July 25, 2019
Making blockchain transactions secure and private
Blockchains have become an important part of internet technology. They are used for cryptocurrencies such as Bitcoin, but also for other security-sensitive tasks, such as managing supply chains for high-tech factories. Although blockchains were initially thought to be the holy grail of security and privacy in public information exchange, it turned out that that they actually fall short of keeping that promise.
Given this state of affairs, the Security and Privacy Group at TU Wien (Vienna) launched a blockchain research lab in September 2018. In the past few months, the lab has already been extremely successful: Pedro Moreno-Sanchez, the lab leader, who joined TU Wien in 2018 after receiving his Ph.D. from Purdue University, has raised 820,000 Euros from some of the world's leading blockchain companies; he has won the prestigious FWF Lise Meitner Fellowship; and, perhaps most importantly, he came up with fundamental scientific breakthoughs: Two major security and privacy problems in blockchain technologies have been solved through new cryptographic techniques developed at TU Wien. These solutions have already been implemented by the leading providers of Bitcoin software and are being used to perform thousands of transactions every day.
Coinshuffle and Lightning Networks
Every Bitcoin transaction is published on the blockchain, which can be read by everybody. This is important to make sure that all transactions are verified and, ultimately, all participants agree on which amount of money belongs to whom. But this is at odds with privacy. "In principle, the Bitcoin blockchain is anonymous, as it does not contain any names, just user IDs," says Moreno-Sanchez. "But if I find out which Bitcoin ID belongs to you, I can easily see what you did in the past, and I can monitor your transactions in the future."
A retailer who delivers goods to his customers' home addresses and is paid with Bitcoin can easily match names, addresses and Bitcoin-IDs. "There are even companies that offer this kind of tracking as a paid service," says Moreno-Sanchez.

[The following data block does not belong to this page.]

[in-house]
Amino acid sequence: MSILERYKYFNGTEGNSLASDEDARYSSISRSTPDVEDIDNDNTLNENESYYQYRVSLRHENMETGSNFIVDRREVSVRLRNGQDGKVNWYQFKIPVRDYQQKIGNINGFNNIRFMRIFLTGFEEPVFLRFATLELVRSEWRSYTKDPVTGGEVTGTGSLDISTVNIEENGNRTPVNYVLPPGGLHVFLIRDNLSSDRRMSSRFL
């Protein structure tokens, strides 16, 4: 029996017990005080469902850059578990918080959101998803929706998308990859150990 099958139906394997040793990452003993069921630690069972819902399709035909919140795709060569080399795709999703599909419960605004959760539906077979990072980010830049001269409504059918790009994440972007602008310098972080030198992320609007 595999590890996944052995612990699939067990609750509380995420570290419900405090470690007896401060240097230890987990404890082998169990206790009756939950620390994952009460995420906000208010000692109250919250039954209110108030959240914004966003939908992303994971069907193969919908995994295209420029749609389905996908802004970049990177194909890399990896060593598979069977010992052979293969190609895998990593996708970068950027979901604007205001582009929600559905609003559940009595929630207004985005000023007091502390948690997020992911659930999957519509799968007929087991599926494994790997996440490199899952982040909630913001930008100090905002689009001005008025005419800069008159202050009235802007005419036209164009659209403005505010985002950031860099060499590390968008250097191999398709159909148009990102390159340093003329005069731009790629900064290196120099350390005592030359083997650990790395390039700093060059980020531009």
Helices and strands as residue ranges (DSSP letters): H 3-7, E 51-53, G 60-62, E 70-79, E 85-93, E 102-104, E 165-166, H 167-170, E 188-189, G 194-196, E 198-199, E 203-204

But this is about to change: Moreno-Sanchez and his team have developed "Coinshuffle," a software tool that can easily be added to existing blockchain technologies, such as Bitcoin. Coinshuffle collects several transactions from different users and merges them, creating one single Bitcoin transaction, while making sure that all participants receive the correct amount of money.
After the transaction, the complete list of IDs that took part in this transaction shows up in the published blockchain, but nobody can tell, who sent money to whom. "We were able to provide a formal proof that this technology is secure," says Pedro Moreno-Sanchez. "Not even the people sharing the single Bitcoin transaction have a chance to break anonymity—this is a mathematically proven fact."
Another problem that Bitcoin faces is scalability: The sheer number of transactions can hardly be handled any more. Therefore, the Lightning network has been developed: It is a technology that enables business partners who frequently exchange Bitcoins to handle these transactions privately among themselves, without creating a Bitcoin transaction that has to be published all around the world. Only when the two partners agree to end their series of transactions, the remaining balance is settled using a standard Bitcoin transaction.
"Everyone used to think that this improves privacy," says Pedro Moreno-Sanchez. "But we found out that this is not true. The system could even be exploited to steal money from others." But the team at TU Wien was quick to identify and solve this problem, proposing an innovative cryptographic protocol that has been already integrated in the Lightning network.
Turning Basic Research into Working Solutions
Both Coinshuffle and the new cryptographic protocol for Lightning networks have quickly raised the attention of leading blockchain companies. "Just like there are several big companies developing internet browsers, there are several big providers of blockchain software. We talked to them and they have already implemented our solutions," says Moreno-Sanchez. "So thousands of Bitcoin transactions are performed every day all around the world, using the security and privacy-enhancing technologies designed and developed here at TU Wien."
"We are very happy to have our own blockchain research lab here at TU Wien, and it is astonishing how quickly it took off and produced quite amazing results," says Professor Matteo Maffei, leader of the Security and Privacy group at the Institute for Logic and Computation at TU Wien. "Pedro Moreno-Sanchez and his team have not only been incredibly successful raising money from tech companies and delivering useful solutions, they have also earned international acclaim in academia. Their results have been presented at the most prestigious scientific conferences in security and privacy."